According to data, 9.1 percent of businesses are majority-owned by veterans. In actuality, 1 out of every 4 veterans proceeds to build their own businesses after getting honorably discharged from the service. If you are a veteran, this article will discuss why it is important to verify military service status so that you can take advantage of government support for your Veteran-Owned Small Business.
Why Entrepreneurship Suits Veterans
Most people have seen the beloved Tom Hanks film Forrest Gump. In the movie, Forrest Gump and his friend, Lieutenant Dan, gain much success in the shrimping business with a little luck and boatloads of determination. For the Lieutenant Dan character, this is a turning point because the triumph of the shrimping business turns his depression upside down and gives him a renewed purpose in life. (It also helps that he enjoys the support of such a devoted friend as Forrest.)
Discipline and integrity are drilled hard into each person who serves in the military. These are the same core principles that make veterans particularly fit for entrepreneurship upon completion of military obligations. Even for veterans who become disabled like Lieutenant Dan, (if a fictional story is of any inspiration), disability gained from active duty is no hindrance to entering this new path in life. You will even find that there are particular government benefits you can take advantage of to support your chosen endeavor.
Veteran-Owned Small Business
Just as the terminology implies, a Veteran-Owned Small Business (VOSB) is one that is run by a veteran. He or she must have the highest position in the company and work full-time during operations. And in case the business is composed of a partnership, the veteran owner must have an at least 51% stake in the company. As long as the veteran was honorably discharged by the military, he or she can start a venture in any industry and register it as a VOSB. This application is made through the Department of Veteran Affairs (VA). The whole process can take up to 90 days and can even still be appealed in case the company is found ineligible.
Veteran-owned or not, however, making the foray into commerce is still a huge risk, and that is why startups deserve all the help they can get. And since businesses are fueled by money, the first impediment a veteran might encounter is access to capital after getting discharged from the military. A lot of veterans actually cite insufficient credit history and collateral for their financial difficulty. That is why it is ideal that when the decision to open a business is made, the company is registered as a VOSB.
As the operator of a VOSB, you gain access to preferential interest rates for bank loans so that you can raise capital for your endeavors. The Small Business Administration (SBA) may even completely waive interest via a grant for your business. Through the SBA, the government also extends extra support in case permanent injury during active military service has left you with a disability. The SBA can give you certification as a Service-Disabled Veteran-Owned Small Business (SDVOSB). And with this accreditation, your company stands out from the competition when you bid on government contracts for federal or state projects.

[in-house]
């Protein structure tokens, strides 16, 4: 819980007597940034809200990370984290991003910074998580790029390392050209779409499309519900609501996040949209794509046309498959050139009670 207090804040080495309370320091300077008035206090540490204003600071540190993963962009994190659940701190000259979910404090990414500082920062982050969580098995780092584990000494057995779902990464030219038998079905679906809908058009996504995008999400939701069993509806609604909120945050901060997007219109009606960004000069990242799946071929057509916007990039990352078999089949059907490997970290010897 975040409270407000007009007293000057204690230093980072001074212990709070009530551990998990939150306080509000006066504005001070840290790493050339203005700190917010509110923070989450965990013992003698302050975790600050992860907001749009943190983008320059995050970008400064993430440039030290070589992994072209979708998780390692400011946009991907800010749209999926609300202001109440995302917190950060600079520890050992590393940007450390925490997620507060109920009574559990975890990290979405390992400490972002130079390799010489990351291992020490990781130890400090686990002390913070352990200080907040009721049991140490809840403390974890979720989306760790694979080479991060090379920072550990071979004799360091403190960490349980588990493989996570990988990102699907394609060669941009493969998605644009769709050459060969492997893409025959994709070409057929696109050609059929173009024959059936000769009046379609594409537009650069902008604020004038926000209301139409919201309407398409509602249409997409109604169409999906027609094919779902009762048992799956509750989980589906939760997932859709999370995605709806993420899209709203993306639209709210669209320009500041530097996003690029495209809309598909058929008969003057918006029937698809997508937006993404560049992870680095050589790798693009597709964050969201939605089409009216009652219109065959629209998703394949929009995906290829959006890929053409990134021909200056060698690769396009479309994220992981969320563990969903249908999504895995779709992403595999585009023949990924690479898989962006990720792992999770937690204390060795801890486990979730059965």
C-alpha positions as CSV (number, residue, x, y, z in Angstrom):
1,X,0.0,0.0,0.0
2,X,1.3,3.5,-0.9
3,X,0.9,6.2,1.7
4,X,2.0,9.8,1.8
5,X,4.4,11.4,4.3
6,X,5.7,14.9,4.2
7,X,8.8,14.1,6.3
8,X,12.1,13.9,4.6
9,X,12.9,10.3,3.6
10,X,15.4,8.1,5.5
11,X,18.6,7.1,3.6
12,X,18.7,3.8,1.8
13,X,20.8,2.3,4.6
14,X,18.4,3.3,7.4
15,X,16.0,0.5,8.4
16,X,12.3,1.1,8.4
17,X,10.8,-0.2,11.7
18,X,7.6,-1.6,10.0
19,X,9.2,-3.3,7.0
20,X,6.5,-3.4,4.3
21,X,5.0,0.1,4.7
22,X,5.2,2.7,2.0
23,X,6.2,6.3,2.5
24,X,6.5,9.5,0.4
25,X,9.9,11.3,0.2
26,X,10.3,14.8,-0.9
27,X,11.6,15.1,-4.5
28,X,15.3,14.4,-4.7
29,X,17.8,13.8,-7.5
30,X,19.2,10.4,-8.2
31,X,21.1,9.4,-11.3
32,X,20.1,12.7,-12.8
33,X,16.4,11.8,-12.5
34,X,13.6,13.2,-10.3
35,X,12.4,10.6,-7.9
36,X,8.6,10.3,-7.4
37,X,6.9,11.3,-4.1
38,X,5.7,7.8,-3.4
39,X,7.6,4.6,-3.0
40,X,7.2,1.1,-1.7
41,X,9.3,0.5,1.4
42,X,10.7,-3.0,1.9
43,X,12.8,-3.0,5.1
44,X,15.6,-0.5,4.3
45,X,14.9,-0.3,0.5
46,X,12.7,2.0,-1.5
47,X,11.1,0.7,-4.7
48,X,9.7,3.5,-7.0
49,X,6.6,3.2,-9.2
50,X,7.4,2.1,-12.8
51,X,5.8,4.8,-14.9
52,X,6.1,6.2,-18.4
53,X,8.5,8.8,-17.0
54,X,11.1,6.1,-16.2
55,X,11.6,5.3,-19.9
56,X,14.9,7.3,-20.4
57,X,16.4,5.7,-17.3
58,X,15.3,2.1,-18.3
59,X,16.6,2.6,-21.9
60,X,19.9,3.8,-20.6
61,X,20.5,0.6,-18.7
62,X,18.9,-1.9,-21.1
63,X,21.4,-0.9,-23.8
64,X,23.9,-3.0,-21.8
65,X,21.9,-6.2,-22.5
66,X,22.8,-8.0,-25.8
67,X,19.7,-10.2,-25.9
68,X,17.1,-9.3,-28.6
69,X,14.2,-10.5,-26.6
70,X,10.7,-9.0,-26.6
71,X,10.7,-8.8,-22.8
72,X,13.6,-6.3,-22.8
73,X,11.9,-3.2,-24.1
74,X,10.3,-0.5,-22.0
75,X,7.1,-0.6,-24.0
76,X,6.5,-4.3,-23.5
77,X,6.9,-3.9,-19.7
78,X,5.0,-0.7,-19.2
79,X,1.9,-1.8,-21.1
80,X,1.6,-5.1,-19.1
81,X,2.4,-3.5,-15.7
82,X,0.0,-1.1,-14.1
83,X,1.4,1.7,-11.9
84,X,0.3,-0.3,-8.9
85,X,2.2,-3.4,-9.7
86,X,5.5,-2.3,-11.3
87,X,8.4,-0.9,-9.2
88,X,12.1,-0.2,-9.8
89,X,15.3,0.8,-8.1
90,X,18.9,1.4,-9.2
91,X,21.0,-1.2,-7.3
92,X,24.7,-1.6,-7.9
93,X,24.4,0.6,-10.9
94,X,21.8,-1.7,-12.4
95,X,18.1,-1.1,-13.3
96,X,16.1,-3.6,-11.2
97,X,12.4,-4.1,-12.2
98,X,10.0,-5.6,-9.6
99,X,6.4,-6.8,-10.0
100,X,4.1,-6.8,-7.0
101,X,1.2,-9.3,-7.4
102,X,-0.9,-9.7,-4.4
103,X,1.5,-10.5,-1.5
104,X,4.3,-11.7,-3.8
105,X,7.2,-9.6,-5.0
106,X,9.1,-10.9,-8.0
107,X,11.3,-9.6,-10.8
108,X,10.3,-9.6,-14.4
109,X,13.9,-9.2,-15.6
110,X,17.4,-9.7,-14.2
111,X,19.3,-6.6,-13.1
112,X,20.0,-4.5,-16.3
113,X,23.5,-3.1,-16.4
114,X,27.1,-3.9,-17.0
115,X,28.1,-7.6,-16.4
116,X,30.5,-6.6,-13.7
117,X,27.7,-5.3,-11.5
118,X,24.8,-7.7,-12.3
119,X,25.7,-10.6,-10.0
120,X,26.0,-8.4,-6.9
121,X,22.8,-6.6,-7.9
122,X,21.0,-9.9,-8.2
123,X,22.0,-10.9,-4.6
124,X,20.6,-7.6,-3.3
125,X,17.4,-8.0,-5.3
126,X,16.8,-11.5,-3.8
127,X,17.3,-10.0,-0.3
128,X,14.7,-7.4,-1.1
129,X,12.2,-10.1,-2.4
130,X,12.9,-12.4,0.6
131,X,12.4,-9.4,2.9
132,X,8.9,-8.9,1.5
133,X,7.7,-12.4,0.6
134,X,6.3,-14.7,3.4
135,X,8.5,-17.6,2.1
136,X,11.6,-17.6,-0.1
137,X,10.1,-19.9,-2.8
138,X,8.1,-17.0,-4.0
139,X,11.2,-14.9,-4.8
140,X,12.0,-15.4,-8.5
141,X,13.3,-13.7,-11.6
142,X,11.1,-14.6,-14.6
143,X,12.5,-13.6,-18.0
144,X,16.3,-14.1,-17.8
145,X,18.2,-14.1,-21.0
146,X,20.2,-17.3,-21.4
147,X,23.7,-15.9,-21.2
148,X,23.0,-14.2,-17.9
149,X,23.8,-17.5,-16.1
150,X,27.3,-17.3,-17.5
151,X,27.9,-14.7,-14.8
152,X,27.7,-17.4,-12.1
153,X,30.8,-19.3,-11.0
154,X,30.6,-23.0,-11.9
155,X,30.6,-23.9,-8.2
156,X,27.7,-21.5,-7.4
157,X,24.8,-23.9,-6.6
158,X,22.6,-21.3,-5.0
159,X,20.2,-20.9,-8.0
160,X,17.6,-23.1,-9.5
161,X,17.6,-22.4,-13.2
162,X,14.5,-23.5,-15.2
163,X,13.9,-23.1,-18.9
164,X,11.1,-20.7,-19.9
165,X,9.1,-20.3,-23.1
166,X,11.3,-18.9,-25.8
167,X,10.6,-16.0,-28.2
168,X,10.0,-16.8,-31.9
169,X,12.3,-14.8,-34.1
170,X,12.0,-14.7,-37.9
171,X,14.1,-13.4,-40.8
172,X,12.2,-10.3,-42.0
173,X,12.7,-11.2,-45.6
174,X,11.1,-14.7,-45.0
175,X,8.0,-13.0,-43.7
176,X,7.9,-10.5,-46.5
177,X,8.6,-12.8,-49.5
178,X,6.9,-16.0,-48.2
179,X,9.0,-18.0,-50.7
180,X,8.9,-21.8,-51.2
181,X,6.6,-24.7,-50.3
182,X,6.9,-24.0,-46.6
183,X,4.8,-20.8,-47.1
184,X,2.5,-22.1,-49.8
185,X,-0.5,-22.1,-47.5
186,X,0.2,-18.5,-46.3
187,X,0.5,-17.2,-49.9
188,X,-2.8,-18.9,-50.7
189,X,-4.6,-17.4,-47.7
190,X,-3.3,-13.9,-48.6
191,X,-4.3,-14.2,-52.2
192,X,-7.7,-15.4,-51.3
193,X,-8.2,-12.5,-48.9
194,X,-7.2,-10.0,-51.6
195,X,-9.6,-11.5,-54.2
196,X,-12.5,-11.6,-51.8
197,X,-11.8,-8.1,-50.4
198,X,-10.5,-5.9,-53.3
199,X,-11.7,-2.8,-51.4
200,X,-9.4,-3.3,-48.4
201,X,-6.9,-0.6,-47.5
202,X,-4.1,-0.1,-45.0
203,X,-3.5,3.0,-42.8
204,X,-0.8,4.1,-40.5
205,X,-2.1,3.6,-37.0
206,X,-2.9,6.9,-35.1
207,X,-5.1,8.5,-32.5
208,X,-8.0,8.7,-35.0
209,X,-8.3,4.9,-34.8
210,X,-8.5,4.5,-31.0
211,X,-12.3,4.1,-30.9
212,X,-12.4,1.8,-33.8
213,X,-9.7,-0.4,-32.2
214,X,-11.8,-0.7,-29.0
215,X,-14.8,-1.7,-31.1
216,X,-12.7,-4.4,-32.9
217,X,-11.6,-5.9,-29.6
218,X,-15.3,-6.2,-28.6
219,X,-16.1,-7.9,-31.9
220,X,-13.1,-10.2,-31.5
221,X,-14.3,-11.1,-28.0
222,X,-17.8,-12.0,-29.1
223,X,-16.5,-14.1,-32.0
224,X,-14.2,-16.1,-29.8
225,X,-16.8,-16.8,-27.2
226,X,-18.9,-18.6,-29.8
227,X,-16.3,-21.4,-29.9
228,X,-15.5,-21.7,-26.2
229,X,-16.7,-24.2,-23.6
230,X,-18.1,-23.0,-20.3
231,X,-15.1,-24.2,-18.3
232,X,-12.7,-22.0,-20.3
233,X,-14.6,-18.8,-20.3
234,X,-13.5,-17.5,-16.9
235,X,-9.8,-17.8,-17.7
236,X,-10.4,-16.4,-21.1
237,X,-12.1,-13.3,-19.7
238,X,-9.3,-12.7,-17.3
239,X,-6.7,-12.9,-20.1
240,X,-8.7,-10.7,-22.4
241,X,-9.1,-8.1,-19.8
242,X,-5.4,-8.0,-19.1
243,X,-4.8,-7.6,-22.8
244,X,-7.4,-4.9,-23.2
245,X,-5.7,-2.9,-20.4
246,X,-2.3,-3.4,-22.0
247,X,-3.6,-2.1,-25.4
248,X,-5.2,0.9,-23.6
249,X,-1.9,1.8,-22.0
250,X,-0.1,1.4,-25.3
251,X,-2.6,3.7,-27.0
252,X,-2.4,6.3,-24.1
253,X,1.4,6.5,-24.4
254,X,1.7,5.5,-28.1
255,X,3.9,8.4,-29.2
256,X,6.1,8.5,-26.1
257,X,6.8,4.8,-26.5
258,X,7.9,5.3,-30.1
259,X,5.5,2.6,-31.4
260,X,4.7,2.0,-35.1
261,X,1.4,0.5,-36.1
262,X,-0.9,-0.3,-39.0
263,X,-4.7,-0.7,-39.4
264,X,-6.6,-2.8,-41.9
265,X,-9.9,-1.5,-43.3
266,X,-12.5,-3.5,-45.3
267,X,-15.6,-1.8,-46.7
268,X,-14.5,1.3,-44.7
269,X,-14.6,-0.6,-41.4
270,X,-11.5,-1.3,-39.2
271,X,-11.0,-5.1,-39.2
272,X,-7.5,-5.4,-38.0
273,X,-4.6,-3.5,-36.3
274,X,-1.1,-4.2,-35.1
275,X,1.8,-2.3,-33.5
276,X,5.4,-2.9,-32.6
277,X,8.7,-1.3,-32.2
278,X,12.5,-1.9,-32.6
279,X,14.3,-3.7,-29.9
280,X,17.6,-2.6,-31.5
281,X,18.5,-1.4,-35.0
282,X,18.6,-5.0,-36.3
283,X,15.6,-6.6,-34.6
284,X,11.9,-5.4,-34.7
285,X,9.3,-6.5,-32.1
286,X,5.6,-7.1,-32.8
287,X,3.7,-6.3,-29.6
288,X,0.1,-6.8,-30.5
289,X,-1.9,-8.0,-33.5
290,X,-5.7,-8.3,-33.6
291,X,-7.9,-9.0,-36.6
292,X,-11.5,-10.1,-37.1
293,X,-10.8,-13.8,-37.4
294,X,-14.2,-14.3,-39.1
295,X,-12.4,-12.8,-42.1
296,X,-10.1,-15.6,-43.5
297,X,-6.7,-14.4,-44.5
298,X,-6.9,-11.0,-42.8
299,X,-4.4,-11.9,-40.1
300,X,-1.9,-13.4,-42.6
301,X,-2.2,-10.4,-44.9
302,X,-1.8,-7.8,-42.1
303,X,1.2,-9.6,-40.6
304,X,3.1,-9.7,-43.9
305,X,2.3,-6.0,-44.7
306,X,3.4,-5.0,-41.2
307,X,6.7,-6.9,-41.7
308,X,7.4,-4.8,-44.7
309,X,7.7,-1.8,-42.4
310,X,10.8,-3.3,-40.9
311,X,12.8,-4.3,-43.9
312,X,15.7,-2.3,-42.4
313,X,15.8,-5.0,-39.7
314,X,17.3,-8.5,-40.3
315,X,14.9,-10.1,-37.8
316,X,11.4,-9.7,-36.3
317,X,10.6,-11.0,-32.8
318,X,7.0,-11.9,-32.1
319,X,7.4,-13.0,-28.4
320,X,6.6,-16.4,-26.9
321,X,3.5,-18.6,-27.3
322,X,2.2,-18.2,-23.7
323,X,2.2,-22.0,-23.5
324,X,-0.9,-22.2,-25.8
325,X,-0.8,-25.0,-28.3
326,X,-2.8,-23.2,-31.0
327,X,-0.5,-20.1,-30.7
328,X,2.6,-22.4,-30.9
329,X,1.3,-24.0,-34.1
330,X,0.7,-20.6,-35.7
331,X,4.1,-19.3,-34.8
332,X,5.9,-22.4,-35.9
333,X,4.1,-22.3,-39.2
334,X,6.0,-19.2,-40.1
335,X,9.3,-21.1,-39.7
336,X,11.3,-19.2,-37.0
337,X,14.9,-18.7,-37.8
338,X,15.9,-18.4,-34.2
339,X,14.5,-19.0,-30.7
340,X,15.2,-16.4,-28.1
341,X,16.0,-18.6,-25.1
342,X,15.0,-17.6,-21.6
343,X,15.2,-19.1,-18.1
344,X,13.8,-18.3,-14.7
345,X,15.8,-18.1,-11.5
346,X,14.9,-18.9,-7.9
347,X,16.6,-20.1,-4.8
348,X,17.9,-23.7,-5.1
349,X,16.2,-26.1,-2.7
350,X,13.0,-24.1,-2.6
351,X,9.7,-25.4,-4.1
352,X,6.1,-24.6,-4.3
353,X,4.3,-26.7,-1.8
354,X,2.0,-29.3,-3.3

While military training was able to provide veterans with the work ethic and management skills essential for running businesses, entrepreneurship is still a wholly different discipline. In this regard, the SBA also offers educational courses like Boots to Business and the Veteran Entrepreneurship Program. These training supplies veterans with all the business fundamentals they need for their newfound adventure.
Armed with Support
Where government aid ends, the community is able to step forward. Serving your country by way of the military is considered by many as one of the highest forms of patriotism. A lot of people advocate for veterans by supporting their small businesses, and today, there are various directories for veteran-owned businesses to be found online, making it easier for one to contact trustworthy and commendable companies.
The American dream might be different for everyone. For some, it is a white picket fence around the perfect country home. For others, it is simply the ability to carve your own path and succeed in the business of your choosing. Because of the very sacrifice that veterans have made for the country, they only deserve to be awarded with all the resources warranted for attaining their own American dream. They are already equipped with the perseverance and leadership necessary for business; all they need is that further boost. Like Lieutenant Dan, they won’t be able to do that by themselves. But with some help from the government and the very communities that they worked hard to protect, they can be armed to succeed whether what they like is investing in the shrimping business or some “fruit-inspired” companies.